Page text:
Today we took a day trip to the town of Saint Andrews, where we visited the university that shares the name. It is the third oldest university in the English-speaking world, founded in 1413! It's also recognized as one of the top 25 universities in the world.
I hadn't realized how different the Scottish and English university systems are; the Scottish one is a bit of hybrid between English programs (three-year, highly specialized from day one) and the traditional liberal arts undergraduate degree programs in American universities.
This is the main chapel, situated on the main quad.
The main quad is where most university traditions take place, such as the shaving cream fight! I loved hearing about the various traditions at the school. You can tell how proud the university community is of their university in the way they talk about it; I think it would be a fantastic place to study.
The university basically is the town: there are 6,000 undergrads; 1,000 grad students and 4,000 locals. Town life is completely focused on academia and student life--except for that wee other local famous sport, golf, which has been played there since 1,500 AD! (It's hard for most Americans, I think, to wrap their minds around how OLD history is in other places, places where people are going about their everyday lives, when our country in comparison is so brand spankin' new!)
Our guide explained to us that all around the town are cobblestone markings denoting where Protestant martyrs were burnt at the stake. The most famous are these in memory of Patrick Hamilton, located outside the main quad. In 1528 he took six hours to die! It is believed that if one steps on the initials, one will fail every exam and never graduate.
This is the residence hall where Prince William lived his first year.
At dawn on May Day, students run down these steps into the North Sea, sung to by the University Madrigals. It is said that this is the only way to remove the curse of failing if one has accidentally stepped on the "PH" cobblestones outside of the main quad.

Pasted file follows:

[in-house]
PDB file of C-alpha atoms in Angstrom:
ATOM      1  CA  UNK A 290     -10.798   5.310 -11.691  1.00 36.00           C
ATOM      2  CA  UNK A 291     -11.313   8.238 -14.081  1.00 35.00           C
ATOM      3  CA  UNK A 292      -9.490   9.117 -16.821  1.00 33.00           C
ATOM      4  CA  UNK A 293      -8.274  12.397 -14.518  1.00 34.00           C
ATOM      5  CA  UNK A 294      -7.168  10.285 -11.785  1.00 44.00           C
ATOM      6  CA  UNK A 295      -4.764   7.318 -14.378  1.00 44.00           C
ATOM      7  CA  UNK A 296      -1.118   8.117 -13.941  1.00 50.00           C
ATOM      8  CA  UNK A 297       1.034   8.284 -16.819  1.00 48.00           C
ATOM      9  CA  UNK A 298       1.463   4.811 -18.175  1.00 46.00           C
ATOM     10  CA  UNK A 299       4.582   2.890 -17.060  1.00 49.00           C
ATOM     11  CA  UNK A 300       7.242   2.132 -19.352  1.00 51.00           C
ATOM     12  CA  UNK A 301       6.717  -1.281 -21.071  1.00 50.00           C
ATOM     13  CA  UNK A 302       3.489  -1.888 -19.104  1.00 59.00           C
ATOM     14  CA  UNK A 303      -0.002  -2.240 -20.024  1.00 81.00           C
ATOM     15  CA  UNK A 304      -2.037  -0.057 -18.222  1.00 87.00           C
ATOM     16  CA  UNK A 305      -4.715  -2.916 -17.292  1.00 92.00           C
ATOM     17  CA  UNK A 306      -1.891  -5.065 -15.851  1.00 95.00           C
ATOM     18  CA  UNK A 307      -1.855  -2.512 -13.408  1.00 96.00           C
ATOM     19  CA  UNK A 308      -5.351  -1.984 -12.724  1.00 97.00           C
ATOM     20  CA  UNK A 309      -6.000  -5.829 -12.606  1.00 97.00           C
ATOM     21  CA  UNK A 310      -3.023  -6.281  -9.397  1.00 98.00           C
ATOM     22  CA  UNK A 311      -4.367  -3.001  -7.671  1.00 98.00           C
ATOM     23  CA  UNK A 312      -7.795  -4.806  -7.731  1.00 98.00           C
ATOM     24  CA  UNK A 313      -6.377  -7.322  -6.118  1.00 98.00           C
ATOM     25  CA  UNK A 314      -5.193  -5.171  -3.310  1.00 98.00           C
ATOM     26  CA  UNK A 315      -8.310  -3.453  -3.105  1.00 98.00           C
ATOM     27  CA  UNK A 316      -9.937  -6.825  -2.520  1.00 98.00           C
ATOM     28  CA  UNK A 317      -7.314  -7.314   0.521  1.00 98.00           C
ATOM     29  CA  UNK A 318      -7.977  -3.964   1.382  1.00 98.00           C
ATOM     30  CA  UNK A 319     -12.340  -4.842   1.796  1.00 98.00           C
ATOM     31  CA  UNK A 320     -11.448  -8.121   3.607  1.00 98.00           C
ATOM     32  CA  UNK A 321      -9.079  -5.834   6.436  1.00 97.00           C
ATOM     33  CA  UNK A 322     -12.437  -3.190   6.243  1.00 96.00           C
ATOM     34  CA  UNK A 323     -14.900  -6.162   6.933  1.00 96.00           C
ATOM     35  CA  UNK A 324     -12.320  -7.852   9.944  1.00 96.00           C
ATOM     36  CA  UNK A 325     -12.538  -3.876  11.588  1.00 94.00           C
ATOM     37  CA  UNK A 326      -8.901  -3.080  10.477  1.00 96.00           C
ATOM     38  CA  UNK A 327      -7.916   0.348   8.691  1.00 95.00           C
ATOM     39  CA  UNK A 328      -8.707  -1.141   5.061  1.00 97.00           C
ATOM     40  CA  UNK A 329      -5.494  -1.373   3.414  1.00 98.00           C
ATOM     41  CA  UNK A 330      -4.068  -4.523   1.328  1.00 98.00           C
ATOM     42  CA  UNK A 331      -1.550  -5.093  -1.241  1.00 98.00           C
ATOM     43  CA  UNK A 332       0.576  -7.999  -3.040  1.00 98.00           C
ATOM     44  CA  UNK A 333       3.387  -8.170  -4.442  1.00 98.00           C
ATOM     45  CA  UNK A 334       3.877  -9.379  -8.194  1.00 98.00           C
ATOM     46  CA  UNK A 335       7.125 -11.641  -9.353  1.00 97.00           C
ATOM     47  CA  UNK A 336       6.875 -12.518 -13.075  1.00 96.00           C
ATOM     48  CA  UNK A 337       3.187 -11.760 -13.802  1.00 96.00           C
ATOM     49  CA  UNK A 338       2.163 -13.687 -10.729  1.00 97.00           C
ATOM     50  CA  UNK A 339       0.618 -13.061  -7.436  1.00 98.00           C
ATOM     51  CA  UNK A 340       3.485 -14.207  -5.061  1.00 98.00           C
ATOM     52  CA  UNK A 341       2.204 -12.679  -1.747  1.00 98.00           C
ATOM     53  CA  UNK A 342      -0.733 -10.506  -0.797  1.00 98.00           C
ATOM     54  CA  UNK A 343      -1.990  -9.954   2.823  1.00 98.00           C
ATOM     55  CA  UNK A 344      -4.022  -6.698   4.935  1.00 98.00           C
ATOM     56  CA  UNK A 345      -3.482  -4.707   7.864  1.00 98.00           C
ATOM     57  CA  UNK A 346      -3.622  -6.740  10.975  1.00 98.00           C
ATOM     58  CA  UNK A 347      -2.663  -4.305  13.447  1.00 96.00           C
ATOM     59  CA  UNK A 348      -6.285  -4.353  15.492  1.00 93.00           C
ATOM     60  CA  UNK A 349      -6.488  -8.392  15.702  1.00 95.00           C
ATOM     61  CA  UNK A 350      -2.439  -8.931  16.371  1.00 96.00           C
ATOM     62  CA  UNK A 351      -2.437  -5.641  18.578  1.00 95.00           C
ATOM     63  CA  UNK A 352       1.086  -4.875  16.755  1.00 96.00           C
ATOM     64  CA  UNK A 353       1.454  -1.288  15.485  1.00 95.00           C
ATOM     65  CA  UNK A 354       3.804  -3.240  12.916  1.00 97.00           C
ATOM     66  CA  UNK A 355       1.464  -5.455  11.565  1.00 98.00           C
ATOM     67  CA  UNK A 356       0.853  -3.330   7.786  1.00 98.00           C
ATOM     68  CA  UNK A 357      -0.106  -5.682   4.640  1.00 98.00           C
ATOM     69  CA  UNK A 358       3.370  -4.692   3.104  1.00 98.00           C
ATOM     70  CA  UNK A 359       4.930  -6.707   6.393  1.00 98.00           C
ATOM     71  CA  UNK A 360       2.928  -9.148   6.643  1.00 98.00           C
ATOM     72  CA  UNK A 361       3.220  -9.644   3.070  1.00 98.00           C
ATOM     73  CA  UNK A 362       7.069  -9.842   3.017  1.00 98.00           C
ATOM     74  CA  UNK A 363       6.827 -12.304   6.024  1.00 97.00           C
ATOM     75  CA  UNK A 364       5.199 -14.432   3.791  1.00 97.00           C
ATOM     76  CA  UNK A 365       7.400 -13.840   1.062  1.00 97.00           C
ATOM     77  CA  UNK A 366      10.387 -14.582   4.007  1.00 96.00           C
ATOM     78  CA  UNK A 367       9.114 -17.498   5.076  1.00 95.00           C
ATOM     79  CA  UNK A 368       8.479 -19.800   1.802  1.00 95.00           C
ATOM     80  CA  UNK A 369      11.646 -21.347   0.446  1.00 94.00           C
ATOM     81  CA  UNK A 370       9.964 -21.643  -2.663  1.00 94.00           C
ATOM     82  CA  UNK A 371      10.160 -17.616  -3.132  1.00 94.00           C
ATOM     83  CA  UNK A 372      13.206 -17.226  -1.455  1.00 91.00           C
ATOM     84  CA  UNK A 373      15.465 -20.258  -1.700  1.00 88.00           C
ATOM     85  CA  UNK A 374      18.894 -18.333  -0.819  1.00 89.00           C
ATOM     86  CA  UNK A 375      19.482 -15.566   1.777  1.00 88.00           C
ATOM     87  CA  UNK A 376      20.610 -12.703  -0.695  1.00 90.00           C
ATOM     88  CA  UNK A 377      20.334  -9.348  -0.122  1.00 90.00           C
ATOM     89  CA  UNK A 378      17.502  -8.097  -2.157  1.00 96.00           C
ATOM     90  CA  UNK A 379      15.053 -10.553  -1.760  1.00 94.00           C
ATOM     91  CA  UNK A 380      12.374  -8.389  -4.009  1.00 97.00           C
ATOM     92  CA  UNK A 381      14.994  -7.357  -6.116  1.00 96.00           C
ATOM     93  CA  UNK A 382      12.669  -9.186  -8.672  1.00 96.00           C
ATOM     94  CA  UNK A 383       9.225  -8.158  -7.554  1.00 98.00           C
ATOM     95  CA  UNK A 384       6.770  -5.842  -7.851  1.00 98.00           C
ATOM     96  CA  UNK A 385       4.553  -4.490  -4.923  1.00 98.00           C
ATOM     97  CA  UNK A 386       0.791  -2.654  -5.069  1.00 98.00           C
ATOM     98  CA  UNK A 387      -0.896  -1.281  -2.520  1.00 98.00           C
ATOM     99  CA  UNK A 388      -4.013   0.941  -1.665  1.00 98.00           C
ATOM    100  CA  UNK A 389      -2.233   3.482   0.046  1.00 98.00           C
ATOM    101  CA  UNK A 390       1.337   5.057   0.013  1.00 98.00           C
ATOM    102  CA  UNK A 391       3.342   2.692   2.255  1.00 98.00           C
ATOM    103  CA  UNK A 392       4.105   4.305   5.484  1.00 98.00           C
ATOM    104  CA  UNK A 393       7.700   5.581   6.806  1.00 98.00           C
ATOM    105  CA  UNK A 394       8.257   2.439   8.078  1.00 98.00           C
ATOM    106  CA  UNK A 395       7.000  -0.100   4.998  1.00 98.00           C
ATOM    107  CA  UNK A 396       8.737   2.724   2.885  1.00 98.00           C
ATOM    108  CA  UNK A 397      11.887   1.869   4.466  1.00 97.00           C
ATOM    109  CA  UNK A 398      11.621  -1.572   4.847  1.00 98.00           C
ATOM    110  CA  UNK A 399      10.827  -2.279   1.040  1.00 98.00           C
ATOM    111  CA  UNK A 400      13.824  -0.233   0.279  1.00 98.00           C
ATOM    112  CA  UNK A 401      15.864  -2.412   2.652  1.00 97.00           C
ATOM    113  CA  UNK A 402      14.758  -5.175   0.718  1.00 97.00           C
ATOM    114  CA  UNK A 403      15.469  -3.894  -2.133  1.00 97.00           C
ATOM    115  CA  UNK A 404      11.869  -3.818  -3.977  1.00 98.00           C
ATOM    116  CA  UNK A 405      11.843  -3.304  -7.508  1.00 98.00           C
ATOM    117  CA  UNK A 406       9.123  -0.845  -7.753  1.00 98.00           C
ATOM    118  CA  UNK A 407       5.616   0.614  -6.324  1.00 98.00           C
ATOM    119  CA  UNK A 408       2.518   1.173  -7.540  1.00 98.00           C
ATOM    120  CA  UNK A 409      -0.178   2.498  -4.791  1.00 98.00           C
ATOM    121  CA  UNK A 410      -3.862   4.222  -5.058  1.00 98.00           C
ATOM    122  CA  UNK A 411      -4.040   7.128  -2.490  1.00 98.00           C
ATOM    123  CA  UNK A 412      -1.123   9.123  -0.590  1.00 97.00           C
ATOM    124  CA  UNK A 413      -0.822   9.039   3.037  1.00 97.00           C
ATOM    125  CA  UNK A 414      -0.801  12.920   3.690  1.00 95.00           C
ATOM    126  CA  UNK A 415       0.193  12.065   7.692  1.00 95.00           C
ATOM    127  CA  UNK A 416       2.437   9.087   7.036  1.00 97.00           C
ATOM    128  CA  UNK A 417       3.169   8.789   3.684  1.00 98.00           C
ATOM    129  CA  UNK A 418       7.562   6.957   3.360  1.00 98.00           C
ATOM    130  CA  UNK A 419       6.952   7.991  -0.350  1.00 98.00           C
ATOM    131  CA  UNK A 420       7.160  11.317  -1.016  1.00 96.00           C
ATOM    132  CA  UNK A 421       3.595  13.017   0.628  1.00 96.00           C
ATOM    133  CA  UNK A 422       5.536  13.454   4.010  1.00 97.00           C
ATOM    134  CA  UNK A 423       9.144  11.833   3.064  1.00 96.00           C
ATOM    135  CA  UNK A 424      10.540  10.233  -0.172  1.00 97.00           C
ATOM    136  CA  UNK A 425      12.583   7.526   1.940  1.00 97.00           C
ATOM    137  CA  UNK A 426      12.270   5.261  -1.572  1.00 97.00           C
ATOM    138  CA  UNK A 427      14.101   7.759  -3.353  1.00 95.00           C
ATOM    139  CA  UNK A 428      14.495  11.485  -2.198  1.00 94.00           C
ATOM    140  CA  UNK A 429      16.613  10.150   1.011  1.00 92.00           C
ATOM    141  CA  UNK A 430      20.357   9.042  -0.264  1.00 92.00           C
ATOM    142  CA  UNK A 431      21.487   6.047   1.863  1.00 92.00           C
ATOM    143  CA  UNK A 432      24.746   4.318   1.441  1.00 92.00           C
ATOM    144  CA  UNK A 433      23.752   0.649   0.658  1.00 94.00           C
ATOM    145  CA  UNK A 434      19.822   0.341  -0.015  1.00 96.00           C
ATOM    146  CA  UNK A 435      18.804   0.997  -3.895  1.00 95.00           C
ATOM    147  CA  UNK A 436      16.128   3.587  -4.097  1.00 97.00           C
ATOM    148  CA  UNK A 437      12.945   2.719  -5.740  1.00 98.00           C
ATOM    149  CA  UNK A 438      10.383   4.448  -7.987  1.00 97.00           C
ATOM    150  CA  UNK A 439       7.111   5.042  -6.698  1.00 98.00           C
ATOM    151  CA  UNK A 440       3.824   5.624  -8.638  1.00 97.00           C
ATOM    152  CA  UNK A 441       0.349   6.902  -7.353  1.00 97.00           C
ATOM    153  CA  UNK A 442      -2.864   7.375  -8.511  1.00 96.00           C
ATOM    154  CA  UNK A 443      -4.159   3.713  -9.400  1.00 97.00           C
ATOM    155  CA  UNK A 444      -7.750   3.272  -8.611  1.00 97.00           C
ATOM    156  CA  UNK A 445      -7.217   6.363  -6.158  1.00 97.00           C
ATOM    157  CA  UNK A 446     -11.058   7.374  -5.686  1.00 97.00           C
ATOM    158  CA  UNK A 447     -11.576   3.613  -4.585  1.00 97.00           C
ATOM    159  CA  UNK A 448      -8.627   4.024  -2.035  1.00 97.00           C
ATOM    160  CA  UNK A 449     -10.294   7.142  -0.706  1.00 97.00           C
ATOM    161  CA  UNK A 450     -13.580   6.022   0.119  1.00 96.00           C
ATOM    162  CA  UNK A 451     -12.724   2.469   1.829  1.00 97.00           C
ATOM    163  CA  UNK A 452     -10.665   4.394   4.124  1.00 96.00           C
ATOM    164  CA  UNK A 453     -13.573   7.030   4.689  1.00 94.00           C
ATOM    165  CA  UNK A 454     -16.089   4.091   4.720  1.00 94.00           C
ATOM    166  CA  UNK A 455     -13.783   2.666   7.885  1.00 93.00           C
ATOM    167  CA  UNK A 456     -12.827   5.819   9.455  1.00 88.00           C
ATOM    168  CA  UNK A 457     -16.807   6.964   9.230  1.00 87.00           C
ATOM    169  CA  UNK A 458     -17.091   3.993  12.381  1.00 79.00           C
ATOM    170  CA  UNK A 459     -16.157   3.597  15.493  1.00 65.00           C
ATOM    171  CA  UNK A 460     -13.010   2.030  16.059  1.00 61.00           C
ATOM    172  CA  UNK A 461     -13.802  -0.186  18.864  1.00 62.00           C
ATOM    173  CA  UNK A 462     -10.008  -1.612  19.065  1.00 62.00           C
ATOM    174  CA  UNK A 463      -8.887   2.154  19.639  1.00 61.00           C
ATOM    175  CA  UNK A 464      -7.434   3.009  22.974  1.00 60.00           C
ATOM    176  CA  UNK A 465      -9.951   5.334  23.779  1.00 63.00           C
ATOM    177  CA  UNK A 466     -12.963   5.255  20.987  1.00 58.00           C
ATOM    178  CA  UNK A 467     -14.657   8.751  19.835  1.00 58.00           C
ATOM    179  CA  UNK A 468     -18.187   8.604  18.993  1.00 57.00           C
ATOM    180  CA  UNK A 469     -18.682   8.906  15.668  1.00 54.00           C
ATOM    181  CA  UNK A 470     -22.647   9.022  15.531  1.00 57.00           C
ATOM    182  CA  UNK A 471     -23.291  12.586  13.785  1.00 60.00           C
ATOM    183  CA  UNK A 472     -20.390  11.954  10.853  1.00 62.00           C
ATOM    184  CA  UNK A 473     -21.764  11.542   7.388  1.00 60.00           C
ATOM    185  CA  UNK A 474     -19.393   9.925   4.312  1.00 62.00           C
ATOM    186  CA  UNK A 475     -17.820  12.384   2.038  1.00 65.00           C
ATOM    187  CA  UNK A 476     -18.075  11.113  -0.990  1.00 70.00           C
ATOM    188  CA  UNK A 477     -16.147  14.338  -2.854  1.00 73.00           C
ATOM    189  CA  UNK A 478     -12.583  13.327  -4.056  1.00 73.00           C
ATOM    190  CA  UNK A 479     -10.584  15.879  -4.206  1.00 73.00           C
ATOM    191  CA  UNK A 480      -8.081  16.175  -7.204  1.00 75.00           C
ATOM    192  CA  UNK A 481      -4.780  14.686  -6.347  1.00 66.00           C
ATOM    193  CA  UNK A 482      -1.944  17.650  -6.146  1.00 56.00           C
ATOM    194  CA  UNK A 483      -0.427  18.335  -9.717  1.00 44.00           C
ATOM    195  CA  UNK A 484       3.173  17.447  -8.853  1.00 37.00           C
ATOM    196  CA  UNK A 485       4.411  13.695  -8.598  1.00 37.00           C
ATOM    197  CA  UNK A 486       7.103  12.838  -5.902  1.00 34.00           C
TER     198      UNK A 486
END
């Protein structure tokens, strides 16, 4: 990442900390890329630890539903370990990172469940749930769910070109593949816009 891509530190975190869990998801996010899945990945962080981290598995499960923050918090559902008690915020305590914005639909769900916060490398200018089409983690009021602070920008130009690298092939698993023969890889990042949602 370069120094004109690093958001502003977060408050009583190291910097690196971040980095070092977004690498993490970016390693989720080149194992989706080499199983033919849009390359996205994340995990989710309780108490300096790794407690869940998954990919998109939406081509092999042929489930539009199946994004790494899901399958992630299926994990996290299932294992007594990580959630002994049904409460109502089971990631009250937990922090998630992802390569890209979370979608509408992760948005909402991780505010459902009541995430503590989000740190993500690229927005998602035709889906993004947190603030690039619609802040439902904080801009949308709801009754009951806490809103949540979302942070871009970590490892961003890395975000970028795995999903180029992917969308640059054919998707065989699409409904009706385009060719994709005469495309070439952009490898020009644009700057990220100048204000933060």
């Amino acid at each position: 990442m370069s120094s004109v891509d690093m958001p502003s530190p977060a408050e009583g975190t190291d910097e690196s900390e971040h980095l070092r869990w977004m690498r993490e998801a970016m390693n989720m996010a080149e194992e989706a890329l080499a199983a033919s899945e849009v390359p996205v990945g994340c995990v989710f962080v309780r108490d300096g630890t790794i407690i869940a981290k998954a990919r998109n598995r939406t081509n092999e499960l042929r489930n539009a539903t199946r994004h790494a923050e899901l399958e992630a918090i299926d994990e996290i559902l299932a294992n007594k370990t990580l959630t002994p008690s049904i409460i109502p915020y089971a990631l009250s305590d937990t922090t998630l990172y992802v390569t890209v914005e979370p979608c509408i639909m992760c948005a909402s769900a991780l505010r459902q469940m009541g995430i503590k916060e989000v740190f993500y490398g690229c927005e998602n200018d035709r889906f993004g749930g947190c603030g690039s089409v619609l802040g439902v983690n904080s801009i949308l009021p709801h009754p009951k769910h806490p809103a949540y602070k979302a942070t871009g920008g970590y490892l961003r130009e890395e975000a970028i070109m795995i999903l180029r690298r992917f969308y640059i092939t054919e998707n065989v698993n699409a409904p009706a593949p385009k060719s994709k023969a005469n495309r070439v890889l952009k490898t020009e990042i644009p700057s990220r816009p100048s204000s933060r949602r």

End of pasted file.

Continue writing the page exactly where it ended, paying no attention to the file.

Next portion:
The ruins of Saint Andrews Castle, bordering--um, falling into--the sea.
We then headed to Glamis Castle, where the Earls of Strathmore have been living for over 600 years! Can you imagine building a castle and having your family live in it continuously for that long?! I loved it there. We had a gem of a guide who breathed life into every room he described, as if he had personally known all the previous inhabitants (including Queen Elizabeth's family).
The spouses of the G8 spent the day here when the Heads of State met in Scotland; we walked around the room where they had lunch.
As for me, the doctor yesterday pronounced I have mild bronchitis and acute sinusitis. I'm on a different antibiotic and taking it as easy as I can. I got to rest a lot today in the bus, and luckily it only rained for a while. (Egad, this country is wet and cold!)
One by one, however, the others in our group are dropping like flies from flu... At the first sign of virus, they're taking Tamiflu (the powerful anti-virus medication that treats a wide variety of viruses, including H1N1, helping one to recover more quickly). We have enough of the prescription for all of us, just in case.